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A Colorado appeals court sided with a group of teenagers who sued the oil industry for not protecting the environment

Sonam Sheth
Climate change protest

(Protesters calling for massive economic and political changes to curb the effects of global warming hold a sit in around the Wall Street Bull statue on Broadway on September 22, 2014 in New York City.Andrew Burton/Getty)

The Colorado Court of Appeals ruled in favor of a group of teenagers on Thursday, reversing a lower court ruling and opining that the state must hold public health and environmental protection to a higher level of importance than the interests of its oil and gas industry, the Denver Post reported.

The case was brought when teenager Xiutezcatl Martinez, with the backing of a number of environmental protection and advocacy groups, filed suit against the Colorado Oil and Gas Conservation Commission (COGCC), claiming that the commission was abusing its power by placing oil interests above those of the community and the environment.

The commission was formed with a mandate saying it should promote the "responsible, balanced" development of oil and gas "in a manner consistent with protection of public health, safety, and welfare, including protection of the environment and wildlife resources."

Since the commission was formed, more than 50,000 oil wells have been drilled in the state, including "thousands" near cities and residential areas, according to oil company Ursa Resources Group.

Martinez filed the suit after the COGCC denied a new rule that he proposed in 2014. The rule would not let Colorado issue new permits for oil and gas drilling "unless the best available science demonstrates, and an independent third party organization confirms, that drilling can occur in a manner that does not cumulatively, with other actions, impair Colorado's atmosphere, water, wildlife, and land resources, does not adversely impact human health and does not contribute to climate change."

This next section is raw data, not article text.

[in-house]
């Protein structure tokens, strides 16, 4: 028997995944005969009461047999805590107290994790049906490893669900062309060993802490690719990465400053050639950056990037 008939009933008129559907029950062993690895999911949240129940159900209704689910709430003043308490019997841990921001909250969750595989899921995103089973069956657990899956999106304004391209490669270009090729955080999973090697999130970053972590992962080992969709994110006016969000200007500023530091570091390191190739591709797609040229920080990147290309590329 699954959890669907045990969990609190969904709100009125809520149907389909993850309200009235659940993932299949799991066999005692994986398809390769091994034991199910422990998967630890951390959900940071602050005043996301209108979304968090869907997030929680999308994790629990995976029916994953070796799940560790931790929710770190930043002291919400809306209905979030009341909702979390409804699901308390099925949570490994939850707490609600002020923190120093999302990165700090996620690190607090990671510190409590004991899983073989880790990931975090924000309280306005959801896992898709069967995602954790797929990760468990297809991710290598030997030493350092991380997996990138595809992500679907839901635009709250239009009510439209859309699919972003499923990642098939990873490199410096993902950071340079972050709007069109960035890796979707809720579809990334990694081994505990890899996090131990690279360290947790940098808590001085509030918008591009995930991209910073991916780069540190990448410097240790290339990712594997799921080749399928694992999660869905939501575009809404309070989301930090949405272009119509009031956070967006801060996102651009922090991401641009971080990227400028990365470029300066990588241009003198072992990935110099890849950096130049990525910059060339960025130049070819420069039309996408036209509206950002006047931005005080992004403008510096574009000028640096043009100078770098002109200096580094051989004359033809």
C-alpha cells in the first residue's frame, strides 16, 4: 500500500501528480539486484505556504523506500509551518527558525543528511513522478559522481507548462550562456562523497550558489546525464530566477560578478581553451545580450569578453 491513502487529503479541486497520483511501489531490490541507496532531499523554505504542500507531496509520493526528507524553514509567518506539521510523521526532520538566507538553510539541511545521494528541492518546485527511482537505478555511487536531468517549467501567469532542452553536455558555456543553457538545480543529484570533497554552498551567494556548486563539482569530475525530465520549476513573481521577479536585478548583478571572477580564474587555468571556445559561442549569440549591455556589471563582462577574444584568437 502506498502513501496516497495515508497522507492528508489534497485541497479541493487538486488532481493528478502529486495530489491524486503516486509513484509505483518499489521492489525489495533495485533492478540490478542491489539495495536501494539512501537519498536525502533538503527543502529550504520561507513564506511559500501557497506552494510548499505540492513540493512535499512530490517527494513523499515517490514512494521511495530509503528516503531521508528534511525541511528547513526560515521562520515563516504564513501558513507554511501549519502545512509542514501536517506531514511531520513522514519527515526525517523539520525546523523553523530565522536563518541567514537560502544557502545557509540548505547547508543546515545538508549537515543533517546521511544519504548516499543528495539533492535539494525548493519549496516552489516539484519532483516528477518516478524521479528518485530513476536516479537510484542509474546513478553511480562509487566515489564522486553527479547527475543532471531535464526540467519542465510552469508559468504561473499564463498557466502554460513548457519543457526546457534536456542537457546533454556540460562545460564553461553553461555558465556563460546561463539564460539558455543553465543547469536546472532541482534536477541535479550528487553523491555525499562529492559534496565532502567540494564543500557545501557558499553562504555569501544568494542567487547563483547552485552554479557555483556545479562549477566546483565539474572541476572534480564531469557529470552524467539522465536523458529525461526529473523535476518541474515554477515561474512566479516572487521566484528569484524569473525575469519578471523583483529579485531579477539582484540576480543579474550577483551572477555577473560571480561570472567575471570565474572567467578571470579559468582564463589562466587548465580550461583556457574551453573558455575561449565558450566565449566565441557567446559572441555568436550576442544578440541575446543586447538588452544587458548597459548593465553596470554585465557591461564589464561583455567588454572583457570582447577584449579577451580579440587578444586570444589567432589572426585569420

When the teens sued, the Denver District Court upheld the COGCC's determination, prompting Martinez and the groups backing him to challenge the decision in the state appeals court.

The appeals court focused on the mission statement of the COGCC, saying that it required more than balancing the interests of the oil industry and those of residents and the environment. The COGCC's mandate "was not intended to require that a balancing test be applied. … Rather, the clear language (of the agency's enabling legislation) … mandates that the development of oil and gas in Colorado be regulated subject to the protection of public health, safety, and welfare, including protection of the environment and wildlife resources," said the state appeals court ruling.

The appeals court's ruling does not mandate that Martinez's proposed rule be implemented, but that the COGCC unjustly rejected the proposal.

"We disagree with the majority and believe the District Court and the dissenting opinion have it right," said COGCC spokesman Todd Hartman. "We are evaluating whether to appeal this decision to the Colorado Supreme Court."

Environmental advocacy groups applauded the ruling. "This shifts health, safety and welfare concerns above development-as-usual permitting," said Bruce Baizel, the energy program director of Earthworks. "Now the state of Colorado, after removing communities' power to ban fracking and drilling themselves, might have to effectively ban fracking inside cities to protect residents' health."

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